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I really didn’t intend to be a musician when I left Japan.
– Ikue Mori
Mars is really different, into art. Lydia Lunch is more energy. James Chance is more commercial in a different way, in funk and jazz. They were all doing original things, trying to create their own sound and music. I think they’re all great.
I was playing in other rock bands. Any of those bands didn’t last long.
The most important thing is that it’s much more fun to play in a band than to be in an audience in a club. That’s the main thing I think, that you can do it.
Somebody gave me this drum machine and somebody else asked me to program something for a project. I really liked programming and I was really interested in using the drum machine.
So now I don’t have time to practice drums. It’s been five years since I’ve touched the drums.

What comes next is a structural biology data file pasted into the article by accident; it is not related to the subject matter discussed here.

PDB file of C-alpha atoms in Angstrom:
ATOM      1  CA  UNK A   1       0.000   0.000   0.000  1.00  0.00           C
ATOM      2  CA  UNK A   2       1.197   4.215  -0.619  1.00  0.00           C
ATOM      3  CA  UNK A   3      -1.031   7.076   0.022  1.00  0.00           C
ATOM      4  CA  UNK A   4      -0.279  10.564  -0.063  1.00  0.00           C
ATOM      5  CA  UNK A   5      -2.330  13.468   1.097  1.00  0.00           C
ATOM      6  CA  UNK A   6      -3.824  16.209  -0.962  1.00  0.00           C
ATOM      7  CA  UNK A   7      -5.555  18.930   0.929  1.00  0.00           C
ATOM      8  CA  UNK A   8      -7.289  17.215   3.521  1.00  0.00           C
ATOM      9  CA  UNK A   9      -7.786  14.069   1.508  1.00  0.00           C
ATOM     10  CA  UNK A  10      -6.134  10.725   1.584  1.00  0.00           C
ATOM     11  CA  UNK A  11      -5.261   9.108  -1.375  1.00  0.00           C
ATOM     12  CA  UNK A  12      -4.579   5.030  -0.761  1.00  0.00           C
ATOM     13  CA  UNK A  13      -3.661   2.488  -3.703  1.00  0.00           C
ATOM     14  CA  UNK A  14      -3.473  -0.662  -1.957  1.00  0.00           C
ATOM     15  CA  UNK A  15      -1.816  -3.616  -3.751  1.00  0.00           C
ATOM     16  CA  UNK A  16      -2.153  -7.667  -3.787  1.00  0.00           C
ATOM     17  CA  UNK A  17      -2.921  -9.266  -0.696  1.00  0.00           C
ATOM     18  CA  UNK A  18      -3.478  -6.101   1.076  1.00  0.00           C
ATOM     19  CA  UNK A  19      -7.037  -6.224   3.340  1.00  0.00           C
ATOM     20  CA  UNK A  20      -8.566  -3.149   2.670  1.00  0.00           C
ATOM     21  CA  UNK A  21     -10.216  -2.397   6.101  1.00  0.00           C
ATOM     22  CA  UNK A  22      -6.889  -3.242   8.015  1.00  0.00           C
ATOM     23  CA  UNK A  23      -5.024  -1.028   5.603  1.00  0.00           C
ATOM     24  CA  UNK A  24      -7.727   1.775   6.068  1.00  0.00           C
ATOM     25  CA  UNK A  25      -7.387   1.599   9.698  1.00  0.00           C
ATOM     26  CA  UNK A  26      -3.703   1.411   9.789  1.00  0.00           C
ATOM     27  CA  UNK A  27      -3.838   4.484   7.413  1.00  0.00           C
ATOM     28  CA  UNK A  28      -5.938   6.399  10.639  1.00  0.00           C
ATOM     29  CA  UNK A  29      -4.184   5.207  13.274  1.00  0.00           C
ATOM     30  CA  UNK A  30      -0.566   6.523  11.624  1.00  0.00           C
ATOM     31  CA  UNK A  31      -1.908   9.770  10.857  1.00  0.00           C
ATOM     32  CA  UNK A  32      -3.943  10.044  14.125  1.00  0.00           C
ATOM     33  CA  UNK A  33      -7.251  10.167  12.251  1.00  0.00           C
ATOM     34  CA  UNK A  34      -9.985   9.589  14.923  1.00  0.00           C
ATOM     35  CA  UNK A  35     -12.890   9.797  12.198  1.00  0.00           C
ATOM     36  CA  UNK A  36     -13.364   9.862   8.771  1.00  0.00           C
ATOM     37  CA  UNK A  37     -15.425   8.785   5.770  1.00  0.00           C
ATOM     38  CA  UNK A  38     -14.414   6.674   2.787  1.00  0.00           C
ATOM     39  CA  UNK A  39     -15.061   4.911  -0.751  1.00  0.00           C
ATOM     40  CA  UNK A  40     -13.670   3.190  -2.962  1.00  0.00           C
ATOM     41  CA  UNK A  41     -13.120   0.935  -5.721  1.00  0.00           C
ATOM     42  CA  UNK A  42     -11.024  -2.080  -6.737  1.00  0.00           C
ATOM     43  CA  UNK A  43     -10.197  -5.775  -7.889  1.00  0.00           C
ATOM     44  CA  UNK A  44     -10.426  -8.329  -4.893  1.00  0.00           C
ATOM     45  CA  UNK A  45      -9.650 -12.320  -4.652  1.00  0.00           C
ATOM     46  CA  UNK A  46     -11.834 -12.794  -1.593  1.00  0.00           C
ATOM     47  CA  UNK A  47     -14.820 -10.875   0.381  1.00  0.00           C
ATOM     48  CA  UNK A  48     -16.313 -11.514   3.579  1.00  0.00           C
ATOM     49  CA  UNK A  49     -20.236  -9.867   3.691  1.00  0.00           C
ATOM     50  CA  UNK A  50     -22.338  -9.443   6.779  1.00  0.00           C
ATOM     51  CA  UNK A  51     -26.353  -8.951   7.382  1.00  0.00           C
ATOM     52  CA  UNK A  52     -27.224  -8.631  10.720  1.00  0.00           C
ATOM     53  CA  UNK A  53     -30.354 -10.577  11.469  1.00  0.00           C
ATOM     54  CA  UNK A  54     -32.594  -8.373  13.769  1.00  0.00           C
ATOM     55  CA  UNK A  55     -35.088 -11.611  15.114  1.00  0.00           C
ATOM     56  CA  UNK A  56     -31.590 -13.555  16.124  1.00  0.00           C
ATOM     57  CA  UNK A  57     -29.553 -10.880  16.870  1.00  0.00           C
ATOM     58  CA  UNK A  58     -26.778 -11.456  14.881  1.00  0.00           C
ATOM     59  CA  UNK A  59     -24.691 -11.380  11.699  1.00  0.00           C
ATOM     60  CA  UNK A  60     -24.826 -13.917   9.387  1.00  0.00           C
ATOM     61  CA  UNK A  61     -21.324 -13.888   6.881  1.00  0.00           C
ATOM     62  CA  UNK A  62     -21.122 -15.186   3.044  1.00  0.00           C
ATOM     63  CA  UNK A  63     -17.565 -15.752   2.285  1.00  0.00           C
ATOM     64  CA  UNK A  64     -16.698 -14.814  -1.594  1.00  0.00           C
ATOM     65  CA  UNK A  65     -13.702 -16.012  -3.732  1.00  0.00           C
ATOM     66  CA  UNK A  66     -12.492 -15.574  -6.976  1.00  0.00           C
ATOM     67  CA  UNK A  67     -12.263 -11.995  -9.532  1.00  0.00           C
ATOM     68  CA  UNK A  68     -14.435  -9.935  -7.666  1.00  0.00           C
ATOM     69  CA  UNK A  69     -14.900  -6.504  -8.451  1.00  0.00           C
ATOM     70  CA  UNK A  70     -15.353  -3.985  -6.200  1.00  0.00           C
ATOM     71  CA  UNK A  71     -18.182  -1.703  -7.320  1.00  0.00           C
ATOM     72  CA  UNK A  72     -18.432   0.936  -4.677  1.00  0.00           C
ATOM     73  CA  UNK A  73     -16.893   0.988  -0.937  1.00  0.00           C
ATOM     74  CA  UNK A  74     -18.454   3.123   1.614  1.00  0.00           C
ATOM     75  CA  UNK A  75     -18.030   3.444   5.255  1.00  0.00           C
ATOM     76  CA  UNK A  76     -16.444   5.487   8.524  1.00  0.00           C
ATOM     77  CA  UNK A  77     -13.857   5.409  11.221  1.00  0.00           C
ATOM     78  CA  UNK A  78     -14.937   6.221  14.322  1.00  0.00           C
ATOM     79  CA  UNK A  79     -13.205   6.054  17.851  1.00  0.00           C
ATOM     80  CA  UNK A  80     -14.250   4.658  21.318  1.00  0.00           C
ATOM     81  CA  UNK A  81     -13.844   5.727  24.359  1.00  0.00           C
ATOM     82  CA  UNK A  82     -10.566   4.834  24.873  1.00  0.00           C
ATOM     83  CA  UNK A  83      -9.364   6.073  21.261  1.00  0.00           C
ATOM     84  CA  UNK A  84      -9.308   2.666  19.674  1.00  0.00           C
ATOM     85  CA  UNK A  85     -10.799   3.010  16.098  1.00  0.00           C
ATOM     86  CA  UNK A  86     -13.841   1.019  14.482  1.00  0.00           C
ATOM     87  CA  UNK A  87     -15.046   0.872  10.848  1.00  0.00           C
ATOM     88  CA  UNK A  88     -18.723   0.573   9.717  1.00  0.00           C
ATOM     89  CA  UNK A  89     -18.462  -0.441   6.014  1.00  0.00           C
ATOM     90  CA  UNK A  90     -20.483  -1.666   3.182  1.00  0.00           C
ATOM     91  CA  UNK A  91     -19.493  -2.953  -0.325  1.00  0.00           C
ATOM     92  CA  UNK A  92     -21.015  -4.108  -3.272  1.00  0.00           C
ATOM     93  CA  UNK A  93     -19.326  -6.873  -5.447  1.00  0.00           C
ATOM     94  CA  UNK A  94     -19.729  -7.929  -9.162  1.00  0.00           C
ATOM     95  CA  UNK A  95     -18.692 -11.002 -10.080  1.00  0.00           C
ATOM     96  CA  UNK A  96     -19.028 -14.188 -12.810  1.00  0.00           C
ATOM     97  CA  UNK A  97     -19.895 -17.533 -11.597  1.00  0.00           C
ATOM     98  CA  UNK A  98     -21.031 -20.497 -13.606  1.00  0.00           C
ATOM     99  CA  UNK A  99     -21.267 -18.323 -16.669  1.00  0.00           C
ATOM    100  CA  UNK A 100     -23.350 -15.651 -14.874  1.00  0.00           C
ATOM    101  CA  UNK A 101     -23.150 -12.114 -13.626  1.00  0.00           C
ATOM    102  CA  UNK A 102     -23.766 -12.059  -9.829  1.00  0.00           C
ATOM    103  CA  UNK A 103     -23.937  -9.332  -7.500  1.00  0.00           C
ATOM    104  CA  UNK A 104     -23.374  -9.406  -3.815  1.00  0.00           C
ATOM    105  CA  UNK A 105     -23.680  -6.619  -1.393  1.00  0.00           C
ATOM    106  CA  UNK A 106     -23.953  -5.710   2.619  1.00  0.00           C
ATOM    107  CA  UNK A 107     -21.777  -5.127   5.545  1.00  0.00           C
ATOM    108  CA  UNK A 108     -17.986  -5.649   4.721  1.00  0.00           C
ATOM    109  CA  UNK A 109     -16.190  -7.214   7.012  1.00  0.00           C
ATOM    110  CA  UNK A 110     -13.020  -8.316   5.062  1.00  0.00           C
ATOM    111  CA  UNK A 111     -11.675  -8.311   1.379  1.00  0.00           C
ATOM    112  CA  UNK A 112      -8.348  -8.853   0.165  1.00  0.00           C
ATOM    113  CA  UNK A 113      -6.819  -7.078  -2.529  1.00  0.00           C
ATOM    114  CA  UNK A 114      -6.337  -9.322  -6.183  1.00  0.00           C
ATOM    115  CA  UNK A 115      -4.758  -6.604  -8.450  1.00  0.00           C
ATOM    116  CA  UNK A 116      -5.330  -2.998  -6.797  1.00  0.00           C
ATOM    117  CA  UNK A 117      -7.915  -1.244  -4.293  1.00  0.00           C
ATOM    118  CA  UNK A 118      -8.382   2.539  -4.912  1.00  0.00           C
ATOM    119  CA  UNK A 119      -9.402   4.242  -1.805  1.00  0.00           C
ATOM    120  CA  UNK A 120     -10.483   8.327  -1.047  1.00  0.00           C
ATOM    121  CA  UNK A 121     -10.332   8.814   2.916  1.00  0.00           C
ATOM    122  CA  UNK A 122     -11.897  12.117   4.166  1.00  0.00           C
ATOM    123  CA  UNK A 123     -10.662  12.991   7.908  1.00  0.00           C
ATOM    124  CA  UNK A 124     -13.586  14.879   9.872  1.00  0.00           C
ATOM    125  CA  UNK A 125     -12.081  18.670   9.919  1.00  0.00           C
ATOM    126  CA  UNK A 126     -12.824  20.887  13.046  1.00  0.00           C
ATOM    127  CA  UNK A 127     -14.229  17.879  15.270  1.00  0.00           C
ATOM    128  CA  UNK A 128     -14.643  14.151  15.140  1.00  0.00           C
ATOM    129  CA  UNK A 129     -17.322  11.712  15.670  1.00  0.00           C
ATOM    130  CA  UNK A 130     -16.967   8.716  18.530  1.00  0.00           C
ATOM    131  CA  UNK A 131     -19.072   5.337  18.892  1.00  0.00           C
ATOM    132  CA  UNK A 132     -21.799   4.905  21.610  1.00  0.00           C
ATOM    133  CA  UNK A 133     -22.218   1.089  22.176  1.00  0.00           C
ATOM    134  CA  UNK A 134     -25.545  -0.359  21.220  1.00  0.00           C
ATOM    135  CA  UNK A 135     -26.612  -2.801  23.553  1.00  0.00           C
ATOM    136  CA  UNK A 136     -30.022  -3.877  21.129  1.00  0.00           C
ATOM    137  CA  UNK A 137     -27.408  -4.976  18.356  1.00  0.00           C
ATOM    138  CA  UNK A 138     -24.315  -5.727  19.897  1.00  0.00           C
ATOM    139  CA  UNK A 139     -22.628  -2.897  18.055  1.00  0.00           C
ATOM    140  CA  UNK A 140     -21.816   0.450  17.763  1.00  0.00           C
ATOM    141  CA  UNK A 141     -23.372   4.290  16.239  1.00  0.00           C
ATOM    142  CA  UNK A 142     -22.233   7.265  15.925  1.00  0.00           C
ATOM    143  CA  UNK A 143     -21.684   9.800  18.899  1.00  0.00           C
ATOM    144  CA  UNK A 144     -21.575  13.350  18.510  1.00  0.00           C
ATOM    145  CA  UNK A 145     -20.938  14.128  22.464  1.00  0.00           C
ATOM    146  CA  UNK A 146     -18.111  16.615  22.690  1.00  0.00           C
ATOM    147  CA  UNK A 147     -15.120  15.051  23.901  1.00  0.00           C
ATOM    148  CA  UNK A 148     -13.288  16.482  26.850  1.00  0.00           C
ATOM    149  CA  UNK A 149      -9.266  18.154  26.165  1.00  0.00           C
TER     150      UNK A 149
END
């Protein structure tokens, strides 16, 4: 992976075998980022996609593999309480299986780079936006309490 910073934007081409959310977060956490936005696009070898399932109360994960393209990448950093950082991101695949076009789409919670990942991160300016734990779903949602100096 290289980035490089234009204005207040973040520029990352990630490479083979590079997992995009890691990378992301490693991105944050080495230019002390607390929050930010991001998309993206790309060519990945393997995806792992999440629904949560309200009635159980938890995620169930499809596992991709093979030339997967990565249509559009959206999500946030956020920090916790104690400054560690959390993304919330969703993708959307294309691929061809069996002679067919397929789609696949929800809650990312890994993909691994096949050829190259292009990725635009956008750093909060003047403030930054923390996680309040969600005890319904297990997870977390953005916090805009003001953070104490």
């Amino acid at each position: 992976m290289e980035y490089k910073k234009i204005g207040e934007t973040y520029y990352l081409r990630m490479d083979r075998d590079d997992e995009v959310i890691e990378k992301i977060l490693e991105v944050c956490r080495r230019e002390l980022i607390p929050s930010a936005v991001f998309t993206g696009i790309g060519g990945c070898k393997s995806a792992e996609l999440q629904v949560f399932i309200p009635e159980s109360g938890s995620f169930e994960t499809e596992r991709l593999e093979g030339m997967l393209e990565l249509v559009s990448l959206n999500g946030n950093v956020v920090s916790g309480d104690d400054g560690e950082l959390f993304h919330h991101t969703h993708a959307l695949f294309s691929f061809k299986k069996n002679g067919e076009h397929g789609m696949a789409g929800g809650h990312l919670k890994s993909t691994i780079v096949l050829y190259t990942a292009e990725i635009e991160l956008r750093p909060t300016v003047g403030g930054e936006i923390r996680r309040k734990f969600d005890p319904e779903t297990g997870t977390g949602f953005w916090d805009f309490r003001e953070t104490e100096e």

Improvising things is always changing. A lot of momentum.
I’m interested in stories and the dark side of peoples’ minds.
With a rock band, you play the same things over and over and over.
Come to think of it, the way I play is like a drum machine- very mechanical.
I’ve done some music for films and I really enjoy doing it.
I got tired of different drum sounds so you buy different effects for more manipulation.
Blood and death. That moves me.
I still think that I’m playing instruments, not just pushing buttons and there it goes. It’s interactive and alive with the sound and the manipulation and it plays like instruments.
I always wanted to get out of Tokyo and in 1977, New York seemed like the most interesting place to visit. I didn’t intend to live here- I just wanted to get out and see what was happening. I just happened to stay here then.
Because it’s dance music, you can’t really have a lot of changing in there. It’s really not for me because there’s too much repetition. I like more diversity.
The way I create music is maybe like a painting, to compose in a more visual way. Basically it’s the music that I want to hear- that’s my inspiration and bottom line. I just try to get ideas from books, movies, paintings.
Actually, there was another band where we were three girls, around ’84 when I met John Zorn, called Sunset Chorus. It was just bass and drums and guitar- we didn’t make any records but we played a lot of different clubs in New York.